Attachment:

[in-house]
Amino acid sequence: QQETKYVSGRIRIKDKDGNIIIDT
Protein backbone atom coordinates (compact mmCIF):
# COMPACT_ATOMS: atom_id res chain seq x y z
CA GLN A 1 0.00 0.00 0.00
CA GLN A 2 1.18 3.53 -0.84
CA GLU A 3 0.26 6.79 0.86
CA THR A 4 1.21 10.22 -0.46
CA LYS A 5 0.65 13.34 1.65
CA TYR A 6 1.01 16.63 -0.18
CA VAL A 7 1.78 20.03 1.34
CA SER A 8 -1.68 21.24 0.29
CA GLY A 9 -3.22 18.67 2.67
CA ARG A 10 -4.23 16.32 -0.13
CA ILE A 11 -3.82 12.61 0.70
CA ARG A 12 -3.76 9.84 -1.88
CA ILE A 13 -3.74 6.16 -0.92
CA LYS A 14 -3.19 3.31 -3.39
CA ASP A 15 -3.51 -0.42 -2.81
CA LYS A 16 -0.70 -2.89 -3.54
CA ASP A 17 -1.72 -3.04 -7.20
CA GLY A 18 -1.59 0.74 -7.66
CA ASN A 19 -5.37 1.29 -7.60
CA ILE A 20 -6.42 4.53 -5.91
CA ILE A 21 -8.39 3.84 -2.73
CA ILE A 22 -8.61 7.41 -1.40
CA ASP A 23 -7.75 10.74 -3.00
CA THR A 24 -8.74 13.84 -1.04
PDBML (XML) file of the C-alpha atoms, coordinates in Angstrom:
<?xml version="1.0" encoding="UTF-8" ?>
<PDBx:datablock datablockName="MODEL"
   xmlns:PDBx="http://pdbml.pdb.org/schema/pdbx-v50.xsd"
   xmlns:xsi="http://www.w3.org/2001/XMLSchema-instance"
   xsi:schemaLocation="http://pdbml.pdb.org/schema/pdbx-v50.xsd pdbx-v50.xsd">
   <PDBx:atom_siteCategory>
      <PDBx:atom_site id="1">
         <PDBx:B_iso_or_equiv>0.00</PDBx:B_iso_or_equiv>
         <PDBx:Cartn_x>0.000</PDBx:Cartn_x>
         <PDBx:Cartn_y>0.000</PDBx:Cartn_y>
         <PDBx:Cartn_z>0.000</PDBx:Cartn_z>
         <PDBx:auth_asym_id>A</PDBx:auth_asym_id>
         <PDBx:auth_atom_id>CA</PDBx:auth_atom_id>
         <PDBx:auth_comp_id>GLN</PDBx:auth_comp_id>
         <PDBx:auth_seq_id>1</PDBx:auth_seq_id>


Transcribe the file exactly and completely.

[in-house]
Amino acid sequence: QQETKYVSGRIRIKDKDGNIIIDT
Protein backbone atom coordinates (compact mmCIF):
# COMPACT_ATOMS: atom_id res chain seq x y z
CA GLN A 1 0.00 0.00 0.00
CA GLN A 2 1.18 3.53 -0.84
CA GLU A 3 0.26 6.79 0.86
CA THR A 4 1.21 10.22 -0.46
CA LYS A 5 0.65 13.34 1.65
CA TYR A 6 1.01 16.63 -0.18
CA VAL A 7 1.78 20.03 1.34
CA SER A 8 -1.68 21.24 0.29
CA GLY A 9 -3.22 18.67 2.67
CA ARG A 10 -4.23 16.32 -0.13
CA ILE A 11 -3.82 12.61 0.70
CA ARG A 12 -3.76 9.84 -1.88
CA ILE A 13 -3.74 6.16 -0.92
CA LYS A 14 -3.19 3.31 -3.39
CA ASP A 15 -3.51 -0.42 -2.81
CA LYS A 16 -0.70 -2.89 -3.54
CA ASP A 17 -1.72 -3.04 -7.20
CA GLY A 18 -1.59 0.74 -7.66
CA ASN A 19 -5.37 1.29 -7.60
CA ILE A 20 -6.42 4.53 -5.91
CA ILE A 21 -8.39 3.84 -2.73
CA ILE A 22 -8.61 7.41 -1.40
CA ASP A 23 -7.75 10.74 -3.00
CA THR A 24 -8.74 13.84 -1.04
PDBML (XML) file of the C-alpha atoms, coordinates in Angstrom:
<?xml version="1.0" encoding="UTF-8" ?>
<PDBx:datablock datablockName="MODEL"
   xmlns:PDBx="http://pdbml.pdb.org/schema/pdbx-v50.xsd"
   xmlns:xsi="http://www.w3.org/2001/XMLSchema-instance"
   xsi:schemaLocation="http://pdbml.pdb.org/schema/pdbx-v50.xsd pdbx-v50.xsd">
   <PDBx:atom_siteCategory>
      <PDBx:atom_site id="1">
         <PDBx:B_iso_or_equiv>0.00</PDBx:B_iso_or_equiv>
         <PDBx:Cartn_x>0.000</PDBx:Cartn_x>
         <PDBx:Cartn_y>0.000</PDBx:Cartn_y>
         <PDBx:Cartn_z>0.000</PDBx:Cartn_z>
         <PDBx:auth_asym_id>A</PDBx:auth_asym_id>
         <PDBx:auth_atom_id>CA</PDBx:auth_atom_id>
         <PDBx:auth_comp_id>GLN</PDBx:auth_comp_id>
         <PDBx:auth_seq_id>1</PDBx:auth_seq_id>